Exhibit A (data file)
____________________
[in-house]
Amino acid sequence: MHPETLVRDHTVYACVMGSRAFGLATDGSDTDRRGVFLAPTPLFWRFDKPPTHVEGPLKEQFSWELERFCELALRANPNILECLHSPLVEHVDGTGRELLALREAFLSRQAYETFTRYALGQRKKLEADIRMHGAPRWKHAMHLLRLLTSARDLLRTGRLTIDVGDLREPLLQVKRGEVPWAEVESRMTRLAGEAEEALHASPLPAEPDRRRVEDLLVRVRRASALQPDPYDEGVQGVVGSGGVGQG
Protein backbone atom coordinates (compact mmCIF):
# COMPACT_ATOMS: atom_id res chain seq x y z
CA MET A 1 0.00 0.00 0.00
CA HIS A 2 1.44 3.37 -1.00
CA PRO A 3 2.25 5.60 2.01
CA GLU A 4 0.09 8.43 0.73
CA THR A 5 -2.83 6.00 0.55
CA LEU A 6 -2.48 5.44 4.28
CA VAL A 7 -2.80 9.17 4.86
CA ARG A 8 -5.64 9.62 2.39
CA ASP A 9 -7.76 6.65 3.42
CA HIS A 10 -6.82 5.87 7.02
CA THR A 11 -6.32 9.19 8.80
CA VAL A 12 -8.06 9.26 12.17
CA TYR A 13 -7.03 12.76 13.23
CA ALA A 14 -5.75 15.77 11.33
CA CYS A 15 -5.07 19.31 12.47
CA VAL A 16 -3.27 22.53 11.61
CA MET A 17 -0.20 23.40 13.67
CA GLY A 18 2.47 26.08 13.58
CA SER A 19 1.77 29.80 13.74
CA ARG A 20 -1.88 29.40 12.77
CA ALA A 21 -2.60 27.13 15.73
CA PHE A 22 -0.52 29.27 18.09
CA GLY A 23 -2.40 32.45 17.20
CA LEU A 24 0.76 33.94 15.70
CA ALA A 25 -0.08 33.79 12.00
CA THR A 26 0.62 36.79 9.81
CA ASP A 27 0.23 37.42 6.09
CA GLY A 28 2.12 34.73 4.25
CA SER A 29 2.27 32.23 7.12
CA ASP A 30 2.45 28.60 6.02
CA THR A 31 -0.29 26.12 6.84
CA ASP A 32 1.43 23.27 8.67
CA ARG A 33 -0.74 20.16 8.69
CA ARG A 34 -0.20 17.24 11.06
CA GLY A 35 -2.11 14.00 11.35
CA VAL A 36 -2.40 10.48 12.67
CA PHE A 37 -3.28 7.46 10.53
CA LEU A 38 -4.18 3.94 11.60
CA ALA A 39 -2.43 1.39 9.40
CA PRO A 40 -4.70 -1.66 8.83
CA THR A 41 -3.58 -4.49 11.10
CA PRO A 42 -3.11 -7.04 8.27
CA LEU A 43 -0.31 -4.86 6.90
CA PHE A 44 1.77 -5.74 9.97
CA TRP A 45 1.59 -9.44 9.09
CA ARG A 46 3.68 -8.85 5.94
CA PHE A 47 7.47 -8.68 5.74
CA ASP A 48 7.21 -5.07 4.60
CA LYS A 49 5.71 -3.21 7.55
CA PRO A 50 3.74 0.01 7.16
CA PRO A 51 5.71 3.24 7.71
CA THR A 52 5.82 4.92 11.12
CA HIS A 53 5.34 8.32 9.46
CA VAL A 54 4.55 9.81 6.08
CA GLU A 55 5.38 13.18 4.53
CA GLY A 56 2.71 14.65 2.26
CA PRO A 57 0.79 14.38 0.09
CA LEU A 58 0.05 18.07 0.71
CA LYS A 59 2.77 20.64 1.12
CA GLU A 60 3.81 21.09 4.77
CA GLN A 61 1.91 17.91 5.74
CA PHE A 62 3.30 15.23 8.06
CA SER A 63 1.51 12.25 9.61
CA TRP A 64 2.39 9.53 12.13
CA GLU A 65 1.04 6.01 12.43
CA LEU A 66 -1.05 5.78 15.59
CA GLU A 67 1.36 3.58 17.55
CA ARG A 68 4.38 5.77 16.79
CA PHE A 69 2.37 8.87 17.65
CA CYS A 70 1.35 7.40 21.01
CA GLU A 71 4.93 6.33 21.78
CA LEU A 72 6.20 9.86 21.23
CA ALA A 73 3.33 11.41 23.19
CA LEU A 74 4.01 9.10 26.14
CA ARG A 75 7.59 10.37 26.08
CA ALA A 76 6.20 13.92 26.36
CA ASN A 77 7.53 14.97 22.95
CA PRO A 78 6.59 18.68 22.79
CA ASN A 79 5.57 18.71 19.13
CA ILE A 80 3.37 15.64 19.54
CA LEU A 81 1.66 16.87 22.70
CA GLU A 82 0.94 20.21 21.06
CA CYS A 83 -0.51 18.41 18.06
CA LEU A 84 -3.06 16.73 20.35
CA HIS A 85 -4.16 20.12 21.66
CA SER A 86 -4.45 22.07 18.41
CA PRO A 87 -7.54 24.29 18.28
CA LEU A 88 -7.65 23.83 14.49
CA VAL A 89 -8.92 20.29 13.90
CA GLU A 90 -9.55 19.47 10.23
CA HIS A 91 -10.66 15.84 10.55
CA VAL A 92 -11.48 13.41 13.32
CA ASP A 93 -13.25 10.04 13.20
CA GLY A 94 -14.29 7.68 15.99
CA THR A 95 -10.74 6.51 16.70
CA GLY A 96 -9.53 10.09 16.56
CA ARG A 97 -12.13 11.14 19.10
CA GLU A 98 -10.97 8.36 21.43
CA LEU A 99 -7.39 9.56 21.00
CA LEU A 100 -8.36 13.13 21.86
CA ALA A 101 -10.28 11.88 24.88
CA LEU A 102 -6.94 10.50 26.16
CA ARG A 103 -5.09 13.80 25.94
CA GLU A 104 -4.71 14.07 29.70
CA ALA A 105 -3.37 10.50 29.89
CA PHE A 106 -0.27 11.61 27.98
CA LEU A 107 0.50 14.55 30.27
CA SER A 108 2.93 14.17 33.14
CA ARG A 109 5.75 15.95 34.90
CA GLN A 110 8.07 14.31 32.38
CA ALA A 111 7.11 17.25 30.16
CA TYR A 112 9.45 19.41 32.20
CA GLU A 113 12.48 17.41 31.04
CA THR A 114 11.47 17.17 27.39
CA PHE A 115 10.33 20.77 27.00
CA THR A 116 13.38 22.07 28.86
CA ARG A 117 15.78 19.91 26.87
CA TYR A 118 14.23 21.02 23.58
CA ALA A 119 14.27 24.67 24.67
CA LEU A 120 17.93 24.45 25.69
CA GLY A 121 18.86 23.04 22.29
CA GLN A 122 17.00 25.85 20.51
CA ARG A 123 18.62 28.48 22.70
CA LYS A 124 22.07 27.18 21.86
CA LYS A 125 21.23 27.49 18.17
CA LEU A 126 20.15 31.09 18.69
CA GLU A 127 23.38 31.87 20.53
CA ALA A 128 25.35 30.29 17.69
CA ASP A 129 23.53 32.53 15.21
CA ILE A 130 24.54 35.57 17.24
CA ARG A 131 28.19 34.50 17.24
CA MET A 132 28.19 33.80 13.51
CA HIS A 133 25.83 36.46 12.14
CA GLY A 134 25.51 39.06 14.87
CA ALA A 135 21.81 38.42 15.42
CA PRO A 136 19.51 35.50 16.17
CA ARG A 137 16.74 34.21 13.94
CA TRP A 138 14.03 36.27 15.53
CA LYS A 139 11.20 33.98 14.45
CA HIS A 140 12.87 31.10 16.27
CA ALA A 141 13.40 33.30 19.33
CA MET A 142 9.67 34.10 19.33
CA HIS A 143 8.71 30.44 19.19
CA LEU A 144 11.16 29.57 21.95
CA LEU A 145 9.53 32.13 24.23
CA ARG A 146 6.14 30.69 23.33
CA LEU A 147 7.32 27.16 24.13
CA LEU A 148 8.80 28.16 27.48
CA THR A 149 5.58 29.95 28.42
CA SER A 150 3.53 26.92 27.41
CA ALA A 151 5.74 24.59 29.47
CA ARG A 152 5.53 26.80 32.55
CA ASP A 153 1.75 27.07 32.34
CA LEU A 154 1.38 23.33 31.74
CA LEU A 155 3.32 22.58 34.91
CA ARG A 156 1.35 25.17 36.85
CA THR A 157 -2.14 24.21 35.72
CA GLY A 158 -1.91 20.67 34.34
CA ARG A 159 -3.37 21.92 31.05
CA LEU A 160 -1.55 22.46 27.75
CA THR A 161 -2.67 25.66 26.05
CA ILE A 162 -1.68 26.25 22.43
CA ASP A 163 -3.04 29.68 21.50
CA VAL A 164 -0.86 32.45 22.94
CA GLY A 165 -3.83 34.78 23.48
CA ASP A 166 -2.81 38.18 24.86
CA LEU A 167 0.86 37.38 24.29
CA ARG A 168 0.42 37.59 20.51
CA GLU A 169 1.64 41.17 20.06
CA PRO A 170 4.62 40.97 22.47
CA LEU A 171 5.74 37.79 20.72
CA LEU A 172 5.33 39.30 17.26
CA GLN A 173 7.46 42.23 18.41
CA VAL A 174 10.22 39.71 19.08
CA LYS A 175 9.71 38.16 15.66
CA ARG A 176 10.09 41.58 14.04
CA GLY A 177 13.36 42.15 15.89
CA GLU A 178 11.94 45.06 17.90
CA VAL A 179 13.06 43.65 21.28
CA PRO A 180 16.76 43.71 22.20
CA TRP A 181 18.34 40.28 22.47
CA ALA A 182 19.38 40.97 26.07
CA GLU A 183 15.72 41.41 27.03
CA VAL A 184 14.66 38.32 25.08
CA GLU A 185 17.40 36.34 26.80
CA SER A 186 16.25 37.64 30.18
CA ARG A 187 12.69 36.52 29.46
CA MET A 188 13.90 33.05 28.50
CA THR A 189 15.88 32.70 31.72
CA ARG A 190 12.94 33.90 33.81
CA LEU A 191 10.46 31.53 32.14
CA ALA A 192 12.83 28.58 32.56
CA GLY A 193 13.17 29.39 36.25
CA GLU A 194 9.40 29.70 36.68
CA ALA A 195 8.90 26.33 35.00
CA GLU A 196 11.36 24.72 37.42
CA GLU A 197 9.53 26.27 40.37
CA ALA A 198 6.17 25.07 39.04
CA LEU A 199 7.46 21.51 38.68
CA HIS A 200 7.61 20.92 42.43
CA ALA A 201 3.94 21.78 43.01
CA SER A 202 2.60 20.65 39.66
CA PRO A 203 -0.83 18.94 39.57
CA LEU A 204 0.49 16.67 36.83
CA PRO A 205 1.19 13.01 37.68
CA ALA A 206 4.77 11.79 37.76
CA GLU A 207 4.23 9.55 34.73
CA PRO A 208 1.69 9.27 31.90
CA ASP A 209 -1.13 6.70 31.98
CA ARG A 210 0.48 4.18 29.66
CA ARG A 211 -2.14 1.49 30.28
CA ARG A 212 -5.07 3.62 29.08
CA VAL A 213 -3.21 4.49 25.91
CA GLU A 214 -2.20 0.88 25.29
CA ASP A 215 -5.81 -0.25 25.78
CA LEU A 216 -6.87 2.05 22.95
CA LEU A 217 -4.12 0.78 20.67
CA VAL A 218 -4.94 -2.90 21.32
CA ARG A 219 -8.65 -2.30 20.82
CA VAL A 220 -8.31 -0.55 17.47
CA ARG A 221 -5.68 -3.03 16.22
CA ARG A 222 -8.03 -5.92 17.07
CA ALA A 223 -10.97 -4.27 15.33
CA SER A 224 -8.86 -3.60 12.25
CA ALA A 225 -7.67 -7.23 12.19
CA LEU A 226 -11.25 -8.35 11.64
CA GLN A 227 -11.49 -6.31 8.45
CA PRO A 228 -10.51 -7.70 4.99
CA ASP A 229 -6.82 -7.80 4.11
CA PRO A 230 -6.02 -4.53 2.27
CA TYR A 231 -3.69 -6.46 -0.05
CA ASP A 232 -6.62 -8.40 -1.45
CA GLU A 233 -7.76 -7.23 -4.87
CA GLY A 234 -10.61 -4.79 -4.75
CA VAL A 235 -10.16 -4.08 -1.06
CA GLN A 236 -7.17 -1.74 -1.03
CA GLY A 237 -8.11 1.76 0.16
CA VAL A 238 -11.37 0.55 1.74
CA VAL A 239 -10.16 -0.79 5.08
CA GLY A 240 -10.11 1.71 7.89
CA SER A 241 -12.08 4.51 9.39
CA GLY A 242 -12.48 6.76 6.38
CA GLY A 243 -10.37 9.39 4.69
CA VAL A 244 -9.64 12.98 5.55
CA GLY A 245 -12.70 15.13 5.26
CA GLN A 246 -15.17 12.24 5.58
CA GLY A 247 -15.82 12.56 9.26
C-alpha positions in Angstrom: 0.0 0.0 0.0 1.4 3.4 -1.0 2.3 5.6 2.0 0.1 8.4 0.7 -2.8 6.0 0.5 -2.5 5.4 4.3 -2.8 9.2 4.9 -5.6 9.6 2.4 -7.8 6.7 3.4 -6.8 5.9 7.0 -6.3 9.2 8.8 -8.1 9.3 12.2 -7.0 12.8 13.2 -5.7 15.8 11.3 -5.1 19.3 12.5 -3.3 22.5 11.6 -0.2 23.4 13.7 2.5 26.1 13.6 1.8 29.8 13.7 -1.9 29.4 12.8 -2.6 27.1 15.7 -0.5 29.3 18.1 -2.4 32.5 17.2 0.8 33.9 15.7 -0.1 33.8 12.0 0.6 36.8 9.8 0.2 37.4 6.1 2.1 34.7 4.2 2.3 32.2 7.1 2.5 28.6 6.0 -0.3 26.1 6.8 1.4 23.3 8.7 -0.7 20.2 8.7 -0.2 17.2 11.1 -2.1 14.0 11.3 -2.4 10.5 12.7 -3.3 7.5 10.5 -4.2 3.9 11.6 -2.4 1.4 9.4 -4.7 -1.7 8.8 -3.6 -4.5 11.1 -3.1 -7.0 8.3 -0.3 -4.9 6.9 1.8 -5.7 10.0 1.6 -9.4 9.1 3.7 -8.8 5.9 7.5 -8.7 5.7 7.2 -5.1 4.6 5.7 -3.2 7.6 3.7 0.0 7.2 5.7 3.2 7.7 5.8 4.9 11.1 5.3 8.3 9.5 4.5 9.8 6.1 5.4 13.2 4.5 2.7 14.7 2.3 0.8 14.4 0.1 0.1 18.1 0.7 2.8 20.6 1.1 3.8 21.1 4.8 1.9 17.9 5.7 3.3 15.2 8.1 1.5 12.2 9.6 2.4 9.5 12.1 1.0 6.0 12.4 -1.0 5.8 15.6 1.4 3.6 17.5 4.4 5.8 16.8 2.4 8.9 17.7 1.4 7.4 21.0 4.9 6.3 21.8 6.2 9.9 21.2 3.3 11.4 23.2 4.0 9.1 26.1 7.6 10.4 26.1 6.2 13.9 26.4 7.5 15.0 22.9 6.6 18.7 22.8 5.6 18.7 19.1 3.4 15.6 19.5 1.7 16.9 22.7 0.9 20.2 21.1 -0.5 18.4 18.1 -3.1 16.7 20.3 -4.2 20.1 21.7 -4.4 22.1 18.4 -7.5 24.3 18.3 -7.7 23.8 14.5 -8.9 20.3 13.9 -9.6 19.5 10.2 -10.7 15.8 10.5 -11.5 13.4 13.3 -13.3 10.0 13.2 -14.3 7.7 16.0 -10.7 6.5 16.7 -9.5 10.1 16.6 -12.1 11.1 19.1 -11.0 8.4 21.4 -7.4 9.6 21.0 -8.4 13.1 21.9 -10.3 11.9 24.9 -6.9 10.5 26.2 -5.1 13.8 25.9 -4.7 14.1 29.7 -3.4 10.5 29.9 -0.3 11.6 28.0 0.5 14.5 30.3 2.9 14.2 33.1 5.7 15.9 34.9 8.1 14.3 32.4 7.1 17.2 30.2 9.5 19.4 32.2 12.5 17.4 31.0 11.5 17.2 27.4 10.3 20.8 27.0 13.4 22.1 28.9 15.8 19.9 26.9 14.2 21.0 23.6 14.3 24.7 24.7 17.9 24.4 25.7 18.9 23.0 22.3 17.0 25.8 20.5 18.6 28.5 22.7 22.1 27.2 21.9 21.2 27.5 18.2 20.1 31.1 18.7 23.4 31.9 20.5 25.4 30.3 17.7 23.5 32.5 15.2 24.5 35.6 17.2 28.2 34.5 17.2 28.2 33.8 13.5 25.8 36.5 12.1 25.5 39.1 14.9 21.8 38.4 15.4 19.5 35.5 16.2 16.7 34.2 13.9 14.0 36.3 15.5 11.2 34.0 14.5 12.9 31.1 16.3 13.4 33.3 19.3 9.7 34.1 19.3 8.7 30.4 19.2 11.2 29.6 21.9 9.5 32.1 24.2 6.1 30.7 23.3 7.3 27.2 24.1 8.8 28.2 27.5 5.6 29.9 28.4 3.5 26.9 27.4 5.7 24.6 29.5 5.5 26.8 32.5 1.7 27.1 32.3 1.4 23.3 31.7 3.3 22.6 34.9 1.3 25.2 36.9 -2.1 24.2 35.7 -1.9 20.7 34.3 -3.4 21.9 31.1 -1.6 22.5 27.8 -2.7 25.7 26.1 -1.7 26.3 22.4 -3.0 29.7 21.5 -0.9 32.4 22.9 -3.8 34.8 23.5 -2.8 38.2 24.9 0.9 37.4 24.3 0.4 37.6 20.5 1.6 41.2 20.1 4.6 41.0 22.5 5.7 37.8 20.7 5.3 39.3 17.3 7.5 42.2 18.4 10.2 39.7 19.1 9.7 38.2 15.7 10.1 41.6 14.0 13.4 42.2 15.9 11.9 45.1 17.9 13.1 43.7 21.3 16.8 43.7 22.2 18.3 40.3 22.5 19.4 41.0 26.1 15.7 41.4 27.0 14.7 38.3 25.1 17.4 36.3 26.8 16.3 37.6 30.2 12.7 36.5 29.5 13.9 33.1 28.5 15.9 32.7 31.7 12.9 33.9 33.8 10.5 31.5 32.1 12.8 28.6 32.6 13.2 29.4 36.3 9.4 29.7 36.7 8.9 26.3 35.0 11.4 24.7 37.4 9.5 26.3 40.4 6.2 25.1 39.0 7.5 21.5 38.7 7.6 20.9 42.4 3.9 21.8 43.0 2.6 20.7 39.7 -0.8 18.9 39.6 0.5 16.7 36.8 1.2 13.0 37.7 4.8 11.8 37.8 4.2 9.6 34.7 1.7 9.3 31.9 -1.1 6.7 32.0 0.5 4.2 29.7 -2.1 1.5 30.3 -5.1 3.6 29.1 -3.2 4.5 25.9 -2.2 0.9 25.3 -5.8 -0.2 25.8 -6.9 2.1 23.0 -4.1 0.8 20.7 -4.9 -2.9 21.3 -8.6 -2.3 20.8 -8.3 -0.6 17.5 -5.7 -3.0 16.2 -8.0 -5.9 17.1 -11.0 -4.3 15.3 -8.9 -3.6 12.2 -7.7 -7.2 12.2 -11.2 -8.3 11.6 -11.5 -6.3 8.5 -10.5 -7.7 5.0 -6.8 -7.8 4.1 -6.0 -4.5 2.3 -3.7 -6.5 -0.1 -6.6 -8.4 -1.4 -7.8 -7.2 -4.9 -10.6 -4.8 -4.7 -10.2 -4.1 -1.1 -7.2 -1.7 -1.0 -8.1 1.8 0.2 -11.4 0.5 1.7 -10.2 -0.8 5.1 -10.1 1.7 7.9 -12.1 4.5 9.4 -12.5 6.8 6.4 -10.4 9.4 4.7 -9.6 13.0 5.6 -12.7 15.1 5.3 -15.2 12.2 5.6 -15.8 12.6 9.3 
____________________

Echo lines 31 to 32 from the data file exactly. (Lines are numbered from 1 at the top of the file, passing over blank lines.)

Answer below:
CA ASP A 27 0.23 37.42 6.09
CA GLY A 28 2.12 34.73 4.25